Meet the South African Women Going for Gold in Athletics at the Rio 2016 Olympics

Meet the South African Women Going for Gold in Athletics at the Rio 2016 Olympics

We get to know ten of the women representing Team South Africa in athletics at the Rio 2016 Summer Olympics.

Athletics competition gets underway at the Rio 2016 Summer Olympics today. Spread out over the final ten days of the games, the track and field events will see a total of 33 athletes compete for Team South Africa. 13 of whom are women. Of those 13, just two are black women.

It seems the only sport that has a representation of black people in South Africa is soccer. Issues related to race and sports have been examined by sports analysis over the years, especially about the underrepresentation of black people in rugby. Nonetheless, 22 years into democracy and a “new South Africa,” the SA Olympics team is still very white.

In the spirit of Women’s Month and Olympics fever, we get to know ten of the women representing Team South Africa in athletics below.

Caster Semenya

Event: 800m

Age: 25

Heading into Rio, 800m favourite Mokgadi Caster Semenya was one of the most talked-about athletes in the world. A middle-distance runner from a small village in Limpopo, an 18-year-old Semenya blew everyone away when she won gold in the women’s 800m race at the world championships in Berlin in 2009. Shortly after her win, the International Association of Athletics Federations insisted that she undergo gender verification testing. The IAAF’s decision was met with much backlash. Although the results were never made public, an Australian newspaper claimed they revealed Semenya has both male and female sexual organs. She was forced out of competition for nearly a year before being cleared to compete. Semenya won a silver medal for South Africa in the 800m event at the 2012 Summer Olympics in London. Watch her hunt for gold in Rio begin on Wednesday, 17 August.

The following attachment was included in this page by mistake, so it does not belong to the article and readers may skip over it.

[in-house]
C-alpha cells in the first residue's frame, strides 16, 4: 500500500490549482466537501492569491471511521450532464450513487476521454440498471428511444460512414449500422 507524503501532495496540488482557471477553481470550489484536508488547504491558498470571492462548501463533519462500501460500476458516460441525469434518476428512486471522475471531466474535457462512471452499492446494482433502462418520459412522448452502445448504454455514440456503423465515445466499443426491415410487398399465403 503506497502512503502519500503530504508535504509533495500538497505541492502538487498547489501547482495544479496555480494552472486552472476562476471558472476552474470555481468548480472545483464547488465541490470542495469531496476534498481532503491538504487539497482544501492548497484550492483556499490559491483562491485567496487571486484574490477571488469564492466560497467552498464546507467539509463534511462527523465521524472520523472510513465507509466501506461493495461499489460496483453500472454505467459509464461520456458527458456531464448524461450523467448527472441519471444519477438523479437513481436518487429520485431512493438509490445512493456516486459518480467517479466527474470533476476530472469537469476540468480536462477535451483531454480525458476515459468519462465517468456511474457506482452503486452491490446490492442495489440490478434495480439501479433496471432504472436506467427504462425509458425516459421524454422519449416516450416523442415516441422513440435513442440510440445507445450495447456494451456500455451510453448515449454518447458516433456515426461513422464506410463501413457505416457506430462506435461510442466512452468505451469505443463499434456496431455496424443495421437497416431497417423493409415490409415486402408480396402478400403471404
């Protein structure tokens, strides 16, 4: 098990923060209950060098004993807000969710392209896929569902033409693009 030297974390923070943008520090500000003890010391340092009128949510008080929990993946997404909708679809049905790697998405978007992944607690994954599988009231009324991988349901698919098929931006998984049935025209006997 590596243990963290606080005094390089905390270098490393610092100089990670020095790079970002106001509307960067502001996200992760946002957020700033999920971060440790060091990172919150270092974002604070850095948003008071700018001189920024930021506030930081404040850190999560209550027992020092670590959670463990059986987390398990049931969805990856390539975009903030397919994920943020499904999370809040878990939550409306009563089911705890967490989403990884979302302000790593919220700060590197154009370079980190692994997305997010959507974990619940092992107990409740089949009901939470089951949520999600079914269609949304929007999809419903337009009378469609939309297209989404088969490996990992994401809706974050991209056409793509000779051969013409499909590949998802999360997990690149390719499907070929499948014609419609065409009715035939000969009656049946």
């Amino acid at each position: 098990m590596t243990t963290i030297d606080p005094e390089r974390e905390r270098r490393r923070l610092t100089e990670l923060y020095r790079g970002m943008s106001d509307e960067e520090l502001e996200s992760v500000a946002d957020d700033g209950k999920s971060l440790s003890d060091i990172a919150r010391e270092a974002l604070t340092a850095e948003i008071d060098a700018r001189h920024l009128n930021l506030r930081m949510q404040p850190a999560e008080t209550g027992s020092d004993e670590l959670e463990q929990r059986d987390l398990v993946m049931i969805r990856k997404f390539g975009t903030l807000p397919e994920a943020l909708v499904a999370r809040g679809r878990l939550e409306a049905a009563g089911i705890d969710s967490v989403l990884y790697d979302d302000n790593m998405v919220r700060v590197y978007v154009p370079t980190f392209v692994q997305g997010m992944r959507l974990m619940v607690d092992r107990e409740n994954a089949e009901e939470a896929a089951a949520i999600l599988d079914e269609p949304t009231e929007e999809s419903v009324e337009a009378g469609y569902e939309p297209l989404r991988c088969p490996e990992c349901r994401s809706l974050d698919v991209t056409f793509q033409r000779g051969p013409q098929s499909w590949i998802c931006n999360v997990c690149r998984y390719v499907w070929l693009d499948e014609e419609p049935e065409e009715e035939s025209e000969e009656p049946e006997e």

Creative Commons Image via Wikimedia

Alyssa Conley

Event: 100m; 200m

Age: 25

The South African sprinter has a number of titles under her belt. She also holds a degree in sports psychology and an honours degree in sports management from the University of Johannesburg. Whilst a student at UJ, Conley competed at the World Youth Championship in 2007 and 2008, the African Junior Championships in 2009 (where she came in second for the 100m and 200m race) and at the African Championships in Durban this year (where she placed second for the 200m race and first for the 4x100m relay). But Conley's greatest achievement thus far has been winning silver in the 200m at the 2016 African Championships. Watch Conley in the 100m preliminary on Friday, 12 August, and round one of the 200m on Monday, 15 August.

Carina Horn

Event: 100m

Age: 27

Horn’s career hasn’t always been smooth sailing. Speaking with East Coast Radio , the sprinter explains her career was stagnating just five years ago. She made a heroic comeback after she started working with a specialist sprint trainer, Rainer Schopf. In 2015, Horn sprinted to a time of 11.06 seconds at the World Challenge meeting, tying her with a 25-year-old national record for South Africa's fastest 100m. All eyes are on Horn this Friday as she sets out to become one of the few women in history to break 11 seconds in the 100m event.